The Environmental Protection Agency has said that 9 states so far have created programs for the speedy removal of mercury from schools. Laboratory clean-outs and teacher education are the primary means of the programs. The EPA has encouraged all schools to get rid of mercury-containing equipment and compounds. The EPA also asked corportations to stop polluting, people to drive electric cars, and everyone to vote for President Tom Hanks (friend to the screech owl) in 2008. I have a saying. It goes, "My ass."
Arizona, Kentucky, Michigan, Massachusetts, Mississippi and Nevada have all reported spills in recent years.
When spilled, mercury evaporates into airborne vapors which the body then absorbs through breathing. According to the Federal Agency for Toxic Substances and Disease Registry, exposure to lower levels over a longer period of time can affect hearing, memory, sight, sleep, and the ability to adequately enjoy Paris Hilton's antics. High levels can damage the lungs, brain, and kidneys. It is serious business.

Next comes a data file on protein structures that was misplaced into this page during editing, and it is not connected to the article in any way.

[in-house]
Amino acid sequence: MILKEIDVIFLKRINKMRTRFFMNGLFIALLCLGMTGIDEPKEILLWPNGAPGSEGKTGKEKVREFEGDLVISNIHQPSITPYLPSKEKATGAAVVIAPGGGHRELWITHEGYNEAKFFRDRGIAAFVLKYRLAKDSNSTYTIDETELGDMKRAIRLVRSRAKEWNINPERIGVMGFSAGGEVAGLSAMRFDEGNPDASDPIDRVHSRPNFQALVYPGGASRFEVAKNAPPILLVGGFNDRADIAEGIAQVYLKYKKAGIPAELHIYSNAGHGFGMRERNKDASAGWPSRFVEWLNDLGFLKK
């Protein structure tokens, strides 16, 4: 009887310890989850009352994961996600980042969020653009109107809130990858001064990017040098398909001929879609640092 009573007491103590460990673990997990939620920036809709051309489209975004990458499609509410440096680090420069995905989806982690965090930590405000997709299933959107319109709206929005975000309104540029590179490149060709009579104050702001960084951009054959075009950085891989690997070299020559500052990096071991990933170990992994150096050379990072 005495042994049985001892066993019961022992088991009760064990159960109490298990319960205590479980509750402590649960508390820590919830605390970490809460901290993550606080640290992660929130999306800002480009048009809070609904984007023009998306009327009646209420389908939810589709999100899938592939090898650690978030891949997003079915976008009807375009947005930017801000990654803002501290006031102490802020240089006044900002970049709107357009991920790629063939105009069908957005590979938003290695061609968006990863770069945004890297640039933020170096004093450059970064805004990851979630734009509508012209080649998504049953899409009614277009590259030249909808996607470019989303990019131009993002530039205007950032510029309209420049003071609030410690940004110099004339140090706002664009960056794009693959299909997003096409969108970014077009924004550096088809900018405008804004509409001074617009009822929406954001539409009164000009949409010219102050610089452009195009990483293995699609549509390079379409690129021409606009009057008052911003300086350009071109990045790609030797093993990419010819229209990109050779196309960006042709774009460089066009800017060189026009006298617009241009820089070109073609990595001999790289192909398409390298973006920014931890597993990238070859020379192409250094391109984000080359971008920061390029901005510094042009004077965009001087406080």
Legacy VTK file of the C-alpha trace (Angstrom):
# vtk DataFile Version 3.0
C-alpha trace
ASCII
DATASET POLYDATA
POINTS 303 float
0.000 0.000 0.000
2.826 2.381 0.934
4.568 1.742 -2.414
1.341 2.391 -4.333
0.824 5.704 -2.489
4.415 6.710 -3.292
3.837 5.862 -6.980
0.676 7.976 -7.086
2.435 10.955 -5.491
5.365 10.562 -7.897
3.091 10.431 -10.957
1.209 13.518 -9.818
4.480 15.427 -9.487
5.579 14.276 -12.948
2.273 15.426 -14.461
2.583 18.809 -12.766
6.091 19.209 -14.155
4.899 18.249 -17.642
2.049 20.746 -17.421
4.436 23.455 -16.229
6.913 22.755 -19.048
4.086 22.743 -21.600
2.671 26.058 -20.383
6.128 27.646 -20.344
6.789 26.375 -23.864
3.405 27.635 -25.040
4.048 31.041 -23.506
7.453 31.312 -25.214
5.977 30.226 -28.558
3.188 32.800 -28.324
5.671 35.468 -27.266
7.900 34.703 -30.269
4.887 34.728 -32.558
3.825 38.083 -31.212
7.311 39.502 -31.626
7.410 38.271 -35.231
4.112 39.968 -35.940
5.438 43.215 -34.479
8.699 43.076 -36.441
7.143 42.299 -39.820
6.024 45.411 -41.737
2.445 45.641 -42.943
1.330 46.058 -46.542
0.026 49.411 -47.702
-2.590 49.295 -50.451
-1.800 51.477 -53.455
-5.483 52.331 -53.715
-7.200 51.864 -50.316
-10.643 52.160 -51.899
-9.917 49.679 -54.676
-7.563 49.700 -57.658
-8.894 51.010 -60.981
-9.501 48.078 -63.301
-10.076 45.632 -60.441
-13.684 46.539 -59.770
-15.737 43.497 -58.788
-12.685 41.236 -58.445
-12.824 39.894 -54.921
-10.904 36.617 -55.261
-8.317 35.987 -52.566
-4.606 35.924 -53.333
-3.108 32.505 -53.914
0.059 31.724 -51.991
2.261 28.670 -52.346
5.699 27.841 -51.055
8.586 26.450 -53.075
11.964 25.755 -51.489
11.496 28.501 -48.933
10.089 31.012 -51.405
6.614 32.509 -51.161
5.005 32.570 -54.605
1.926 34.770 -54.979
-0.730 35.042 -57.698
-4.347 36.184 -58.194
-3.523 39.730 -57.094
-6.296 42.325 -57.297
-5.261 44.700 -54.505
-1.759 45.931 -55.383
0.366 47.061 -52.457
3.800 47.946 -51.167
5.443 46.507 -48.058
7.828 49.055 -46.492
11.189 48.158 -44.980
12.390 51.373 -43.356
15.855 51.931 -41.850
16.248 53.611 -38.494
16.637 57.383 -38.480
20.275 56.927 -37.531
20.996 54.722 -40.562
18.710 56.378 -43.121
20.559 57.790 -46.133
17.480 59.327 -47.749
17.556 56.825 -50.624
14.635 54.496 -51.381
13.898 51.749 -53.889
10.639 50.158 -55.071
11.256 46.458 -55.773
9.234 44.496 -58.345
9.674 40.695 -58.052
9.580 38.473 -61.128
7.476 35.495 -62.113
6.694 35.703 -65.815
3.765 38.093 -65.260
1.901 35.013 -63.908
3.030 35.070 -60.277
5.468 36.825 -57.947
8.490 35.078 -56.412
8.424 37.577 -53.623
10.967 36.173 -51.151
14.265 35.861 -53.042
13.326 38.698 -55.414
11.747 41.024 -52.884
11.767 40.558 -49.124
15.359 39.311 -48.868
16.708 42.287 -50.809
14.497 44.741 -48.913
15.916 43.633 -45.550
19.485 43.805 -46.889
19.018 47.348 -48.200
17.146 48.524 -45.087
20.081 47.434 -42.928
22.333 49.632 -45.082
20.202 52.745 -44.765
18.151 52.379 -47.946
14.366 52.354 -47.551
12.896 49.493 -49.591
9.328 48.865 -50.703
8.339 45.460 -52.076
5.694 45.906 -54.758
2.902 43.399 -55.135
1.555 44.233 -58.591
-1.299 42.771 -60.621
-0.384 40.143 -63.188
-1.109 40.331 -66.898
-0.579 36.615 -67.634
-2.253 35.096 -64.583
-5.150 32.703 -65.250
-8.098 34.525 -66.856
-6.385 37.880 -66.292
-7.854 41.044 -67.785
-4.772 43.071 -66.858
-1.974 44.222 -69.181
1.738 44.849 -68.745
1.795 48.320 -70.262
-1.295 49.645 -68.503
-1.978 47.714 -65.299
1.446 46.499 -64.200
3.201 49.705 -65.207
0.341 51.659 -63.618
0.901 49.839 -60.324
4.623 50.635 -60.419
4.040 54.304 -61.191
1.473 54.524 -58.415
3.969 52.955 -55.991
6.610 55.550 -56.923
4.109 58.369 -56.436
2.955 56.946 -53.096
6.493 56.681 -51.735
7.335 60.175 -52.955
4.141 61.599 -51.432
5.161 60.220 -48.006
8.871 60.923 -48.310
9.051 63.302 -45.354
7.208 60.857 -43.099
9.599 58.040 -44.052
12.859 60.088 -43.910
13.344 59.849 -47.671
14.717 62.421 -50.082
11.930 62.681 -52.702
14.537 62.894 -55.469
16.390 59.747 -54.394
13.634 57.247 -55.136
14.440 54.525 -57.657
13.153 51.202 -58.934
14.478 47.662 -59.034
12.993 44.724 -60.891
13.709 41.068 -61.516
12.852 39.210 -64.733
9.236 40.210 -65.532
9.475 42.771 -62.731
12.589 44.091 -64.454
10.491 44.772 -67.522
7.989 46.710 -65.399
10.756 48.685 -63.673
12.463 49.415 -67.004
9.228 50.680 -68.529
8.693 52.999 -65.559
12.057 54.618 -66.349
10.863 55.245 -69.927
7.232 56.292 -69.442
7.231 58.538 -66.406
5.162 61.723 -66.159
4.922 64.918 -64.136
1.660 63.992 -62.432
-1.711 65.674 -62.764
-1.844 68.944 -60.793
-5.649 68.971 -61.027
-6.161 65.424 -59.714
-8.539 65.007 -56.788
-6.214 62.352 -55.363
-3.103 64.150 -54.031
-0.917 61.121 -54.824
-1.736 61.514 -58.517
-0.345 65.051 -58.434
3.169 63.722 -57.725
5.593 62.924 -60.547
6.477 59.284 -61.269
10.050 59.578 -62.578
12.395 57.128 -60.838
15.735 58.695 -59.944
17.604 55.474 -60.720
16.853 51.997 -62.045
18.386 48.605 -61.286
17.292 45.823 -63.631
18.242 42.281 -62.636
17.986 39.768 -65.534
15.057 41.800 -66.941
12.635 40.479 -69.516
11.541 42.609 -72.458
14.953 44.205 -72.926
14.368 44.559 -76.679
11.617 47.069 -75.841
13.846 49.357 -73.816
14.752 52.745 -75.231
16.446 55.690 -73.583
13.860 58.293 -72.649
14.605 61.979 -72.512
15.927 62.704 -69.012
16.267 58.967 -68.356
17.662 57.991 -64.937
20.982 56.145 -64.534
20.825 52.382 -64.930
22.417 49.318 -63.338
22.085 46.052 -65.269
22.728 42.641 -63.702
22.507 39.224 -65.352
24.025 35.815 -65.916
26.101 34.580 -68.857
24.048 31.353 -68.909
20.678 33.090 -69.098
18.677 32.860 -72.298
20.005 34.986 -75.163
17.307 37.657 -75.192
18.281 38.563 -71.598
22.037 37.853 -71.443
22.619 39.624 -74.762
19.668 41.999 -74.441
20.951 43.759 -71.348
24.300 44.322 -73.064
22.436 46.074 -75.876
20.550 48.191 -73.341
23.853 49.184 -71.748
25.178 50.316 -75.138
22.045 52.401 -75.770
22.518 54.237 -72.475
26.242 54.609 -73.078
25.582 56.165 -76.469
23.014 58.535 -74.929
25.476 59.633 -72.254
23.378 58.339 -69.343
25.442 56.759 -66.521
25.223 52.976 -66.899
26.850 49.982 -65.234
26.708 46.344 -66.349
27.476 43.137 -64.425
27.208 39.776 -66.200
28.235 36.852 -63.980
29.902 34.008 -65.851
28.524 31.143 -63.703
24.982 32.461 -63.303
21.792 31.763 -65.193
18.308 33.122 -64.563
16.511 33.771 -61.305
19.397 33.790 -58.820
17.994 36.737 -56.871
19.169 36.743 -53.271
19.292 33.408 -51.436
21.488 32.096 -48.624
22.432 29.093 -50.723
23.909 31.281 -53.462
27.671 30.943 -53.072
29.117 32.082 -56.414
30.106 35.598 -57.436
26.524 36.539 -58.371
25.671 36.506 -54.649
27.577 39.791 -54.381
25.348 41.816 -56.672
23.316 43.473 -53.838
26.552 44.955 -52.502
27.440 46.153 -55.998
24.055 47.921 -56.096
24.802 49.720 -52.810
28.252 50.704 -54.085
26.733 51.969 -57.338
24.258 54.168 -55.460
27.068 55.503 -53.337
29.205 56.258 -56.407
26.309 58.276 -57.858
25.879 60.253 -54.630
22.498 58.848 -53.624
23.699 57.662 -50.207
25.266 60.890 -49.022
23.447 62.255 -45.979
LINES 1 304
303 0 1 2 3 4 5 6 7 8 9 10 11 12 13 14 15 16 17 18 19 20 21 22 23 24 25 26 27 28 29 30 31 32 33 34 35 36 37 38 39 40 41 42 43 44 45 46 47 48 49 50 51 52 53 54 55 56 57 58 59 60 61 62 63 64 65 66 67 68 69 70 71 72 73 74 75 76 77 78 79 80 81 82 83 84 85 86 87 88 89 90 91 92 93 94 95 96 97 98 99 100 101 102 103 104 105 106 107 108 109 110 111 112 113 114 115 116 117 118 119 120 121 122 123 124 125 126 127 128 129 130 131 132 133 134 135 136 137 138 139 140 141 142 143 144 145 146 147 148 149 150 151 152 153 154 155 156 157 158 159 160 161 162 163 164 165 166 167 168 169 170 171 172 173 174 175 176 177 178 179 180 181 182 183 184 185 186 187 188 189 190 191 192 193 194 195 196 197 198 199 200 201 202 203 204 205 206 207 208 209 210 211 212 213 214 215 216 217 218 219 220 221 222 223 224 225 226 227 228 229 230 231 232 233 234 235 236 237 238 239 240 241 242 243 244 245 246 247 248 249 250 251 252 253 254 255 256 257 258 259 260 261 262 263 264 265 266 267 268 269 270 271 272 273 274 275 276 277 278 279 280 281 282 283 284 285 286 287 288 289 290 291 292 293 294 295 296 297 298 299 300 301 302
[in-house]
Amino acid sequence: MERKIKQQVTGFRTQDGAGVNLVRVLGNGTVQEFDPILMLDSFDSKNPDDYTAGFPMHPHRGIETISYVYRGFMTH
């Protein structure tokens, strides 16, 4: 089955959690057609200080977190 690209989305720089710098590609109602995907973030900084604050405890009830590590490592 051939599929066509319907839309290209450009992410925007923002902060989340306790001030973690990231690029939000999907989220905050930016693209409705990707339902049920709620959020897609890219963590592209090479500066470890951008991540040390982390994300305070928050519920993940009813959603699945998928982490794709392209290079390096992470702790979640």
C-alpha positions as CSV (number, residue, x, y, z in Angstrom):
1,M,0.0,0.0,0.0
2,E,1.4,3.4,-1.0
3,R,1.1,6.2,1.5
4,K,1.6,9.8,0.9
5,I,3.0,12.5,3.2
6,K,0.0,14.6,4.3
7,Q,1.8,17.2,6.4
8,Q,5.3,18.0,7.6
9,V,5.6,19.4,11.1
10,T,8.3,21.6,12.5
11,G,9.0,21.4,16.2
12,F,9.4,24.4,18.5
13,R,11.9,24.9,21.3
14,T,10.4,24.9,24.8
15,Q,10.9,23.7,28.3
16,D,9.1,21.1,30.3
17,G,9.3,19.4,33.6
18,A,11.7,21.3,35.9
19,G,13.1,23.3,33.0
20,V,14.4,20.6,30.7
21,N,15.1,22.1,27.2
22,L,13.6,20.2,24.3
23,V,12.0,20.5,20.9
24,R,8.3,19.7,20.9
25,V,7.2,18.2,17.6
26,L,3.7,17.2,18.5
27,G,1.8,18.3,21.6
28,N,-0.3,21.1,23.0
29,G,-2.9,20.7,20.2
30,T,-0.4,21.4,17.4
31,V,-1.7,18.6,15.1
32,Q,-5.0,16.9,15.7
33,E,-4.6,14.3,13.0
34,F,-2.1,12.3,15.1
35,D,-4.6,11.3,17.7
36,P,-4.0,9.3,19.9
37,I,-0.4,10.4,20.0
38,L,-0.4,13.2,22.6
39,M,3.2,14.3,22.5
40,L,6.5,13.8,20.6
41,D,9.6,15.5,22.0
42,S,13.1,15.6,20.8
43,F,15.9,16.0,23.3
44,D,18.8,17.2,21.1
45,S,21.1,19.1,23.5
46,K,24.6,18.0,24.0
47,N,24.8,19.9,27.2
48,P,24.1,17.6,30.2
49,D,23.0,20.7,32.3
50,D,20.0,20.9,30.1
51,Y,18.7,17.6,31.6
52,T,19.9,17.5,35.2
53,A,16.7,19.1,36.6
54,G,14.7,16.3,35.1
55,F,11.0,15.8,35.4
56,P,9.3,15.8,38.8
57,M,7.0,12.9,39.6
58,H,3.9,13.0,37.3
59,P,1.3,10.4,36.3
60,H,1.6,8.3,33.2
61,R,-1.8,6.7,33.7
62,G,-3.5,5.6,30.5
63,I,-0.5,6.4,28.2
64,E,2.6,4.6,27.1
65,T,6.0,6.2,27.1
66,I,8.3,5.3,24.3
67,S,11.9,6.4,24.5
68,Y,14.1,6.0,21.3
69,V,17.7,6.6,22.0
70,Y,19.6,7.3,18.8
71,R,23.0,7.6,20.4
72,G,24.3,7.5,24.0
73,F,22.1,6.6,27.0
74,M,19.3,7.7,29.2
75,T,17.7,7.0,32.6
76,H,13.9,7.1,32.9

Where do old thermostats go when they die?
It's thought that a lot of people just toss them in the trash -- mercury and all. Nonono!
The Thermostat Recycling Corporation (TRC) recently announced it has recovered 80,000+ thermostats containing more than 729 pounds of mercury in the past year. (Strangely, it also received 200 pounds of flying penguini.)
TRC cites the states with the largest mercury collections in the first half of 2004 (more recent per-state data was unavailable). In order of recovery: Florida, Minnesota, Wisconsin, Pennsylvania, Virginia, Indiana, Ohio, California, Maryland, Massachusetts, Illinois, Michigan, New York, North Carolina, Washington, Iowa, Oregon and New Jersey.
These findings vindicate our area to some degree. Very often, the Northeastern U.S. lags behind less industrialized and less densely populated parts of the country, in all matters of pollution and environment.
This is an NPR piece about mercury in New England's animals, which suggests Midwestern power plants are our real problem.
This is an NPR piece about a high-school clean-up of an intentional mercury spill in D.C.